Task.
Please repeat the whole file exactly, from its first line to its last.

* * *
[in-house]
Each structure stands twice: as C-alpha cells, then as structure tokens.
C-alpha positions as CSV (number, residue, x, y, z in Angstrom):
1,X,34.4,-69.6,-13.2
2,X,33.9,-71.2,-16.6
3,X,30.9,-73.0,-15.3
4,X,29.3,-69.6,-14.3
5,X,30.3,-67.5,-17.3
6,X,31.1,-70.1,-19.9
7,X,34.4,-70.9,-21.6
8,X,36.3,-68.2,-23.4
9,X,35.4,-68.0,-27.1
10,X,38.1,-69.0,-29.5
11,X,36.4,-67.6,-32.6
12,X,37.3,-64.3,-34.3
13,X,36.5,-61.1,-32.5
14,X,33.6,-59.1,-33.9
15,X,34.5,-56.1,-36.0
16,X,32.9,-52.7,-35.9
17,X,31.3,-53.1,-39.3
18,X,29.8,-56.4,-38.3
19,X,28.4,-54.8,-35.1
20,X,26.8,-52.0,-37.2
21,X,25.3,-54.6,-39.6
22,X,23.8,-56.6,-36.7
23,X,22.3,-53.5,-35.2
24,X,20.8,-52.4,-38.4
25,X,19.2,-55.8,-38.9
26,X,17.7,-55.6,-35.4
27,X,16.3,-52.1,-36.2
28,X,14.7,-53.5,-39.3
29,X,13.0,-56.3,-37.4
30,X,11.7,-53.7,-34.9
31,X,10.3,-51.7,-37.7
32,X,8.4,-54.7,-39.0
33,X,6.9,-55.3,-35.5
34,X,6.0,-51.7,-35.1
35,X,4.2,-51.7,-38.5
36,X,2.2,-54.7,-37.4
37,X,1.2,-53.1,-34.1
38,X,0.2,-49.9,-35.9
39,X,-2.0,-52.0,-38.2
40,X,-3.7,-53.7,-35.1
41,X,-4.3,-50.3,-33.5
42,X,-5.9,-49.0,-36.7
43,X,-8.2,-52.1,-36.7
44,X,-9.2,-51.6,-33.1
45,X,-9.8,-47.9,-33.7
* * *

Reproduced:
[in-house]
Each structure stands twice: as C-alpha cells, then as structure tokens.
C-alpha positions as CSV (number, residue, x, y, z in Angstrom):
1,X,34.4,-69.6,-13.2
2,X,33.9,-71.2,-16.6
3,X,30.9,-73.0,-15.3
4,X,29.3,-69.6,-14.3
5,X,30.3,-67.5,-17.3
6,X,31.1,-70.1,-19.9
7,X,34.4,-70.9,-21.6
8,X,36.3,-68.2,-23.4
9,X,35.4,-68.0,-27.1
10,X,38.1,-69.0,-29.5
11,X,36.4,-67.6,-32.6
12,X,37.3,-64.3,-34.3
13,X,36.5,-61.1,-32.5
14,X,33.6,-59.1,-33.9
15,X,34.5,-56.1,-36.0
16,X,32.9,-52.7,-35.9
17,X,31.3,-53.1,-39.3
18,X,29.8,-56.4,-38.3
19,X,28.4,-54.8,-35.1
20,X,26.8,-52.0,-37.2
21,X,25.3,-54.6,-39.6
22,X,23.8,-56.6,-36.7
23,X,22.3,-53.5,-35.2
24,X,20.8,-52.4,-38.4
25,X,19.2,-55.8,-38.9
26,X,17.7,-55.6,-35.4
27,X,16.3,-52.1,-36.2
28,X,14.7,-53.5,-39.3
29,X,13.0,-56.3,-37.4
30,X,11.7,-53.7,-34.9
31,X,10.3,-51.7,-37.7
32,X,8.4,-54.7,-39.0
33,X,6.9,-55.3,-35.5
34,X,6.0,-51.7,-35.1
35,X,4.2,-51.7,-38.5
36,X,2.2,-54.7,-37.4
37,X,1.2,-53.1,-34.1
38,X,0.2,-49.9,-35.9
39,X,-2.0,-52.0,-38.2
40,X,-3.7,-53.7,-35.1
41,X,-4.3,-50.3,-33.5
42,X,-5.9,-49.0,-36.7
43,X,-8.2,-52.1,-36.7
44,X,-9.2,-51.6,-33.1
45,X,-9.8,-47.9,-33.7